My kids spotted the fireworks stand right away. We passed it as we rode to the beach. We were in Chincoteague, Va, where fireworks are legal.
And after much pleading, we stopped at the stand. My wife and I agreed to let our children experience the patriotic joy of combustion. We put on a family fireworks show one night in Virginia in June. Pinwheels spun. Fountains flared. And "snakes" crawled, although it took considerable effort and a flaming newspaper to get the carbon snakes going.
The kids wrote a program for the show, thereby ensuring that each of them ignited an equal number of devices. My wife served as the appreciative audience, applauding each display from her perch on the porch.
I was in charge of safety, carrying a bucket of water and overseeing all ignitions.
While the kids had seen plenty of fireworks displays run by pyrotechnic pros, this was the first they had participated in.
The pinwheels, secured to a fence with a nail, were a big hit. The kids had never ignited a spinning multicolored device before, even at the ripe ages of 11 and 7.
The dud, a part of any fireworks effort I have been associated with, stirred their anger. The 11-year-old remembered its name, "The Liberty," and promised never to buy it again. The 7-year-old thought we should rush back to the fireworks stand to get a refund.
The Liberty was supposed to fill the yard with a shower of spectacular color. It never showered, it didn't even sputter. It sat there until I doused it with water.
The cherry bomb made the kids laugh. I was in charge of lighting it and had sternly warned everyone to stay 50 yards away from the cherry-shaped device. I lighted the fuse and sprinted 30 yards to take cover behind a tree. This potent cherry bomb turned out be a mild-mannered smoke bomb. Instead of exploding, it merely smoldered.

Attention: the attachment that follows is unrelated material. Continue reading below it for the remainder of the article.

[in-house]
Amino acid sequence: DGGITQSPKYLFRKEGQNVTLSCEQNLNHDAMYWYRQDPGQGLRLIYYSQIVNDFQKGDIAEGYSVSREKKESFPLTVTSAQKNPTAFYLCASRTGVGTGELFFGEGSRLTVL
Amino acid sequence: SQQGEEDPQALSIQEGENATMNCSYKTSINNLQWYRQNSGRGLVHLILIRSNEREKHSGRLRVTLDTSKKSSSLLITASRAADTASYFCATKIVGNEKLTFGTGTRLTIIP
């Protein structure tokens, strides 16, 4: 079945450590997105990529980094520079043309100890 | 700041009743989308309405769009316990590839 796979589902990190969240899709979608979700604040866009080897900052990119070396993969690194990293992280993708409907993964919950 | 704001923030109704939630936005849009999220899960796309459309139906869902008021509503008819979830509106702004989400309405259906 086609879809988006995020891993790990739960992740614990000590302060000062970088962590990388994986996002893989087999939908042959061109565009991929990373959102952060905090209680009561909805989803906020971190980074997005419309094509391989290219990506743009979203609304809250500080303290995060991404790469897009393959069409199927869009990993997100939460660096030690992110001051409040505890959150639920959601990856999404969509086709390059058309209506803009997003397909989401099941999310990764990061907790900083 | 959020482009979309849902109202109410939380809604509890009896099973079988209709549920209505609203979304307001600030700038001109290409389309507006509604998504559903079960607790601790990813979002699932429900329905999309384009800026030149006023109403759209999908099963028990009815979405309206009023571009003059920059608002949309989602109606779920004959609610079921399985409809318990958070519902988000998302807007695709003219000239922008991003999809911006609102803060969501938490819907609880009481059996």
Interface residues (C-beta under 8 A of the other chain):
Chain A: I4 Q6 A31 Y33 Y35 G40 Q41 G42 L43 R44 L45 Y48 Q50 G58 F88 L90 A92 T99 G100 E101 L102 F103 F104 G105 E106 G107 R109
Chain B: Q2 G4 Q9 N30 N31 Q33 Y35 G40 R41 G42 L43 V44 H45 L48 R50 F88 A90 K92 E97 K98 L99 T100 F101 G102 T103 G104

Cherry bombs, I learned later, have been virtually extinct for years.
James A. Conkling told me about the demise of the cherry bomb. He was happy to see it go, along with the M-80 devices he considered dangerous. He is a fan of fireworks, safe ones.
And he contends that when kids, with adult supervision, ignite well-made fireworks they can light up more than gunpowder. They can, he said, ignite scientific curiosity.
I spoke to him this week when he was in Washington fielding questions on a fireworks hot line operated by the National Council on Fireworks Safety, an industry group. He is executive director of the American Pyrotechnics Association.
I called Conkling because I was intrigued by his statement made in Scientific American and repeated in the New York Times that "many science careers were stimulated by early experience in pyrotechnics."
Conkling, who is an adjunct professor of chemistry at Washington College in Chestertown, and who holds a doctorate from Johns Hopkins, said his interest in science began with a Saturday morning experiment in his home in Govans.
"I would go down in the basement to my chemistry set and, in addition to making things like ink, I would try to make a mixture that would burn," he said.
This interest in combustibles continued when Conkling became a Boy Scout, he said. His scout leader, Carl Zapffe, was a scientist and supervised the troop in laboratory investigations into the chemical mysteries of smoke and fire.
Conkling said that when he tells his story at professional meetings, other scientists have told him that as children, their curiosity was also first stirred by fireworks.
Conkling was quick to say that as child he wasn't only interested in combustion. He also collected rocks, and turtles and snakes. But he said fireworks offer great opportunity for kids to be introduced to mysteries of materials.
I let Conkling explain to me what he sees when he sees fireworks.
The sparks in a sparkler, he said, are iron filings burning at very high temperature. A snake is a pellet of carbon ash that expands as it smokes. Fountains are containers of oxygen-rich chemicals with a gum base.
When he sees the color red he sees strontium. Blue is evidence of copper chlorides.
It was an interesting perspective. Nonetheless, this Fourth of July weekend I won't be shooting off fireworks in my back yard. We live in the city where it is not safe to set fireworks off, nor is it legal.
But next time we go to the relatively wide open spaces of rural Virginia, I'm sure the kids will want to put on another fireworks show. And after the giving the kids my lecture about safety, I will probably comply with their wishes.
Letting the kids light fireworks is a risk. But a big part of this PTC parent business is risk assessment. And I figure that not only will the fireworks show feed my kids' endless appetite for sound and fury, it might also spark a little curiosity.